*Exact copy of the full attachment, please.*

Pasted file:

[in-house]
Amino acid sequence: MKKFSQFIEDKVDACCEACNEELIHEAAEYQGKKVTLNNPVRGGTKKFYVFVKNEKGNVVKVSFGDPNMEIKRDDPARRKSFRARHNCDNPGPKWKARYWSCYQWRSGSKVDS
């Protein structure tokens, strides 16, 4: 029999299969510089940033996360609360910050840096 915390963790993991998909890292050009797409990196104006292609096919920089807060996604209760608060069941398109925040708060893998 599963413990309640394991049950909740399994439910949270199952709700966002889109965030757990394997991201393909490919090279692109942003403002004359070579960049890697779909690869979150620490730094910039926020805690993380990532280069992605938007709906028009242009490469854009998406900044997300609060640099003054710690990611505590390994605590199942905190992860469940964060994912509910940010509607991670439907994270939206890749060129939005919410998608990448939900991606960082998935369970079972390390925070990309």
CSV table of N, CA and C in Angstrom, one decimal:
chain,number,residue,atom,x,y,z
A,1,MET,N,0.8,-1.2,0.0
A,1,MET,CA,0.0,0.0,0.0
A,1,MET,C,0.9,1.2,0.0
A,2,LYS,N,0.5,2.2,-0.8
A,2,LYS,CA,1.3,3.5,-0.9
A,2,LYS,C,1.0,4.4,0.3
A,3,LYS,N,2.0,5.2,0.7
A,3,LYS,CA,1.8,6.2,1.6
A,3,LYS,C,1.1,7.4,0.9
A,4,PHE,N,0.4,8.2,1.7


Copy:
[in-house]
Amino acid sequence: MKKFSQFIEDKVDACCEACNEELIHEAAEYQGKKVTLNNPVRGGTKKFYVFVKNEKGNVVKVSFGDPNMEIKRDDPARRKSFRARHNCDNPGPKWKARYWSCYQWRSGSKVDS
């Protein structure tokens, strides 16, 4: 029999299969510089940033996360609360910050840096 915390963790993991998909890292050009797409990196104006292609096919920089807060996604209760608060069941398109925040708060893998 599963413990309640394991049950909740399994439910949270199952709700966002889109965030757990394997991201393909490919090279692109942003403002004359070579960049890697779909690869979150620490730094910039926020805690993380990532280069992605938007709906028009242009490469854009998406900044997300609060640099003054710690990611505590390994605590199942905190992860469940964060994912509910940010509607991670439907994270939206890749060129939005919410998608990448939900991606960082998935369970079972390390925070990309």
CSV table of N, CA and C in Angstrom, one decimal:
chain,number,residue,atom,x,y,z
A,1,MET,N,0.8,-1.2,0.0
A,1,MET,CA,0.0,0.0,0.0
A,1,MET,C,0.9,1.2,0.0
A,2,LYS,N,0.5,2.2,-0.8
A,2,LYS,CA,1.3,3.5,-0.9
A,2,LYS,C,1.0,4.4,0.3
A,3,LYS,N,2.0,5.2,0.7
A,3,LYS,CA,1.8,6.2,1.6
A,3,LYS,C,1.1,7.4,0.9
A,4,PHE,N,0.4,8.2,1.7